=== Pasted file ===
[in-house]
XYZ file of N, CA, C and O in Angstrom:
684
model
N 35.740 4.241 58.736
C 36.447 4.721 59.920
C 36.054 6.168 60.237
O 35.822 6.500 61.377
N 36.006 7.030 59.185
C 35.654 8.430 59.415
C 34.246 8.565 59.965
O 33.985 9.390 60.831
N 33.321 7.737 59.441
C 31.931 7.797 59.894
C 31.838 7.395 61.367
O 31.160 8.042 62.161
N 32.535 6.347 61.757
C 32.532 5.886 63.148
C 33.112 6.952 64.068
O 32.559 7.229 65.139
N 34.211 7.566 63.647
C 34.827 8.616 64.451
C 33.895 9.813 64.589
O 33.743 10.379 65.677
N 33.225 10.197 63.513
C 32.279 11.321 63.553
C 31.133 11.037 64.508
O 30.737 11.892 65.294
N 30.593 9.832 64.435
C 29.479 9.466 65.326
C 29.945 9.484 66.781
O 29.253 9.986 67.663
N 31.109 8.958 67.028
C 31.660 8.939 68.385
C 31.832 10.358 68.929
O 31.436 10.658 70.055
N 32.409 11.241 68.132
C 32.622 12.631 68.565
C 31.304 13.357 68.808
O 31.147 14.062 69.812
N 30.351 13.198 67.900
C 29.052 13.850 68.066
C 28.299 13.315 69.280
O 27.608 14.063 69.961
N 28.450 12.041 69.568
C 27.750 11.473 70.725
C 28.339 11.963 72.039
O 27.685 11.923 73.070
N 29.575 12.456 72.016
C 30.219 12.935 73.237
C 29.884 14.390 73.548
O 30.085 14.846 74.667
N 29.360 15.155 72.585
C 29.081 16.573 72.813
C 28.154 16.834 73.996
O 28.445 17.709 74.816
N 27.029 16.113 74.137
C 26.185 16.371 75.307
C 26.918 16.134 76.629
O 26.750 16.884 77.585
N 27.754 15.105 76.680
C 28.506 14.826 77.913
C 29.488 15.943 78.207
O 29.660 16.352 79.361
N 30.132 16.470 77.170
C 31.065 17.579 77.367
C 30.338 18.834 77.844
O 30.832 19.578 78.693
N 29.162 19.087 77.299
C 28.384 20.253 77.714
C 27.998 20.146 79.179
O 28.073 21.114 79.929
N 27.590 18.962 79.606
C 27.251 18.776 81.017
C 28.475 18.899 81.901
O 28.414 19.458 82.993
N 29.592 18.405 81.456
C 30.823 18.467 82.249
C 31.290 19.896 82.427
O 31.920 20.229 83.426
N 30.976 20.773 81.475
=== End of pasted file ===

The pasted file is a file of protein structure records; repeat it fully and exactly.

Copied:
[in-house]
XYZ file of N, CA, C and O in Angstrom:
684
model
N 35.740 4.241 58.736
C 36.447 4.721 59.920
C 36.054 6.168 60.237
O 35.822 6.500 61.377
N 36.006 7.030 59.185
C 35.654 8.430 59.415
C 34.246 8.565 59.965
O 33.985 9.390 60.831
N 33.321 7.737 59.441
C 31.931 7.797 59.894
C 31.838 7.395 61.367
O 31.160 8.042 62.161
N 32.535 6.347 61.757
C 32.532 5.886 63.148
C 33.112 6.952 64.068
O 32.559 7.229 65.139
N 34.211 7.566 63.647
C 34.827 8.616 64.451
C 33.895 9.813 64.589
O 33.743 10.379 65.677
N 33.225 10.197 63.513
C 32.279 11.321 63.553
C 31.133 11.037 64.508
O 30.737 11.892 65.294
N 30.593 9.832 64.435
C 29.479 9.466 65.326
C 29.945 9.484 66.781
O 29.253 9.986 67.663
N 31.109 8.958 67.028
C 31.660 8.939 68.385
C 31.832 10.358 68.929
O 31.436 10.658 70.055
N 32.409 11.241 68.132
C 32.622 12.631 68.565
C 31.304 13.357 68.808
O 31.147 14.062 69.812
N 30.351 13.198 67.900
C 29.052 13.850 68.066
C 28.299 13.315 69.280
O 27.608 14.063 69.961
N 28.450 12.041 69.568
C 27.750 11.473 70.725
C 28.339 11.963 72.039
O 27.685 11.923 73.070
N 29.575 12.456 72.016
C 30.219 12.935 73.237
C 29.884 14.390 73.548
O 30.085 14.846 74.667
N 29.360 15.155 72.585
C 29.081 16.573 72.813
C 28.154 16.834 73.996
O 28.445 17.709 74.816
N 27.029 16.113 74.137
C 26.185 16.371 75.307
C 26.918 16.134 76.629
O 26.750 16.884 77.585
N 27.754 15.105 76.680
C 28.506 14.826 77.913
C 29.488 15.943 78.207
O 29.660 16.352 79.361
N 30.132 16.470 77.170
C 31.065 17.579 77.367
C 30.338 18.834 77.844
O 30.832 19.578 78.693
N 29.162 19.087 77.299
C 28.384 20.253 77.714
C 27.998 20.146 79.179
O 28.073 21.114 79.929
N 27.590 18.962 79.606
C 27.251 18.776 81.017
C 28.475 18.899 81.901
O 28.414 19.458 82.993
N 29.592 18.405 81.456
C 30.823 18.467 82.249
C 31.290 19.896 82.427
O 31.920 20.229 83.426
N 30.976 20.773 81.475